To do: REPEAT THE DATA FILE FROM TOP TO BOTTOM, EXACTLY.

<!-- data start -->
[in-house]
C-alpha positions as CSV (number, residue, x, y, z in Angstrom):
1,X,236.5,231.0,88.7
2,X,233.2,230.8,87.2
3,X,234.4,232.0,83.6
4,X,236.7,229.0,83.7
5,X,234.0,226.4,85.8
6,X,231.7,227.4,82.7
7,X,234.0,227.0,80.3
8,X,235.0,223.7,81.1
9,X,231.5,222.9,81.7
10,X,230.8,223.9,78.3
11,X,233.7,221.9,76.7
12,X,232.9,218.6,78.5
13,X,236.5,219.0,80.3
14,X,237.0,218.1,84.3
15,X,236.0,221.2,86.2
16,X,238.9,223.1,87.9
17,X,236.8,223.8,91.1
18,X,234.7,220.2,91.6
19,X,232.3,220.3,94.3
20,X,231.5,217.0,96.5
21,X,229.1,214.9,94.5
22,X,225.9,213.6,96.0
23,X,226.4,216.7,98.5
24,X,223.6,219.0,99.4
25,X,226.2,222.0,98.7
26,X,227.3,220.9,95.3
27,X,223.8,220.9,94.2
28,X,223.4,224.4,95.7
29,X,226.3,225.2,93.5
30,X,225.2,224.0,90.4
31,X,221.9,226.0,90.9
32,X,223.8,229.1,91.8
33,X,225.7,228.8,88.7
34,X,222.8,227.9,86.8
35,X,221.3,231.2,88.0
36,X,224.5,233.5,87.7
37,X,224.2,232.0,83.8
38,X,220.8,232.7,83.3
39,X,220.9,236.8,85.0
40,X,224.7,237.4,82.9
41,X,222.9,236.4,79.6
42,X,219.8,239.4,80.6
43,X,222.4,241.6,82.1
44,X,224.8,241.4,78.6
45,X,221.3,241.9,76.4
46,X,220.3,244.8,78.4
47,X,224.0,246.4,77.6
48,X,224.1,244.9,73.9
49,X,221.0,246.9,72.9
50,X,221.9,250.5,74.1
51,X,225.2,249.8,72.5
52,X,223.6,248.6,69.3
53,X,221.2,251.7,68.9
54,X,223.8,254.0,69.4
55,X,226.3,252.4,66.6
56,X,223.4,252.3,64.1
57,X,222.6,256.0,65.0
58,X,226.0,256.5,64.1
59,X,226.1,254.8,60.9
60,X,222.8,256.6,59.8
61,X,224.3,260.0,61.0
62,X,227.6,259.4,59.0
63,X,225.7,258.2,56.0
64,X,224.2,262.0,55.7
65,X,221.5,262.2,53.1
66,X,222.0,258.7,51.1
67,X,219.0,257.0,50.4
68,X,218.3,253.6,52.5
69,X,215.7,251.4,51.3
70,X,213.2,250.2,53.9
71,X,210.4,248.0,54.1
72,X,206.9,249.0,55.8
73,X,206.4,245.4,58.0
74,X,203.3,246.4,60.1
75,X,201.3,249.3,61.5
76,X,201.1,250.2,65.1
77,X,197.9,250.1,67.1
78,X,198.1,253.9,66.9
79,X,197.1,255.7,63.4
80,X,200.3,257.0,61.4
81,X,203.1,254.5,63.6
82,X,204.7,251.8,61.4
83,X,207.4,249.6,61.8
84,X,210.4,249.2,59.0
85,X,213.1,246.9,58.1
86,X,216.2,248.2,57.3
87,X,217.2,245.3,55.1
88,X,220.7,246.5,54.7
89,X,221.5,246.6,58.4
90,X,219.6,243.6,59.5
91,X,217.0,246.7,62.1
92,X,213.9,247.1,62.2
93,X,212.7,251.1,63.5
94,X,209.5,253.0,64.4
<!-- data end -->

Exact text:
[in-house]
C-alpha positions as CSV (number, residue, x, y, z in Angstrom):
1,X,236.5,231.0,88.7
2,X,233.2,230.8,87.2
3,X,234.4,232.0,83.6
4,X,236.7,229.0,83.7
5,X,234.0,226.4,85.8
6,X,231.7,227.4,82.7
7,X,234.0,227.0,80.3
8,X,235.0,223.7,81.1
9,X,231.5,222.9,81.7
10,X,230.8,223.9,78.3
11,X,233.7,221.9,76.7
12,X,232.9,218.6,78.5
13,X,236.5,219.0,80.3
14,X,237.0,218.1,84.3
15,X,236.0,221.2,86.2
16,X,238.9,223.1,87.9
17,X,236.8,223.8,91.1
18,X,234.7,220.2,91.6
19,X,232.3,220.3,94.3
20,X,231.5,217.0,96.5
21,X,229.1,214.9,94.5
22,X,225.9,213.6,96.0
23,X,226.4,216.7,98.5
24,X,223.6,219.0,99.4
25,X,226.2,222.0,98.7
26,X,227.3,220.9,95.3
27,X,223.8,220.9,94.2
28,X,223.4,224.4,95.7
29,X,226.3,225.2,93.5
30,X,225.2,224.0,90.4
31,X,221.9,226.0,90.9
32,X,223.8,229.1,91.8
33,X,225.7,228.8,88.7
34,X,222.8,227.9,86.8
35,X,221.3,231.2,88.0
36,X,224.5,233.5,87.7
37,X,224.2,232.0,83.8
38,X,220.8,232.7,83.3
39,X,220.9,236.8,85.0
40,X,224.7,237.4,82.9
41,X,222.9,236.4,79.6
42,X,219.8,239.4,80.6
43,X,222.4,241.6,82.1
44,X,224.8,241.4,78.6
45,X,221.3,241.9,76.4
46,X,220.3,244.8,78.4
47,X,224.0,246.4,77.6
48,X,224.1,244.9,73.9
49,X,221.0,246.9,72.9
50,X,221.9,250.5,74.1
51,X,225.2,249.8,72.5
52,X,223.6,248.6,69.3
53,X,221.2,251.7,68.9
54,X,223.8,254.0,69.4
55,X,226.3,252.4,66.6
56,X,223.4,252.3,64.1
57,X,222.6,256.0,65.0
58,X,226.0,256.5,64.1
59,X,226.1,254.8,60.9
60,X,222.8,256.6,59.8
61,X,224.3,260.0,61.0
62,X,227.6,259.4,59.0
63,X,225.7,258.2,56.0
64,X,224.2,262.0,55.7
65,X,221.5,262.2,53.1
66,X,222.0,258.7,51.1
67,X,219.0,257.0,50.4
68,X,218.3,253.6,52.5
69,X,215.7,251.4,51.3
70,X,213.2,250.2,53.9
71,X,210.4,248.0,54.1
72,X,206.9,249.0,55.8
73,X,206.4,245.4,58.0
74,X,203.3,246.4,60.1
75,X,201.3,249.3,61.5
76,X,201.1,250.2,65.1
77,X,197.9,250.1,67.1
78,X,198.1,253.9,66.9
79,X,197.1,255.7,63.4
80,X,200.3,257.0,61.4
81,X,203.1,254.5,63.6
82,X,204.7,251.8,61.4
83,X,207.4,249.6,61.8
84,X,210.4,249.2,59.0
85,X,213.1,246.9,58.1
86,X,216.2,248.2,57.3
87,X,217.2,245.3,55.1
88,X,220.7,246.5,54.7
89,X,221.5,246.6,58.4
90,X,219.6,243.6,59.5
91,X,217.0,246.7,62.1
92,X,213.9,247.1,62.2
93,X,212.7,251.1,63.5
94,X,209.5,253.0,64.4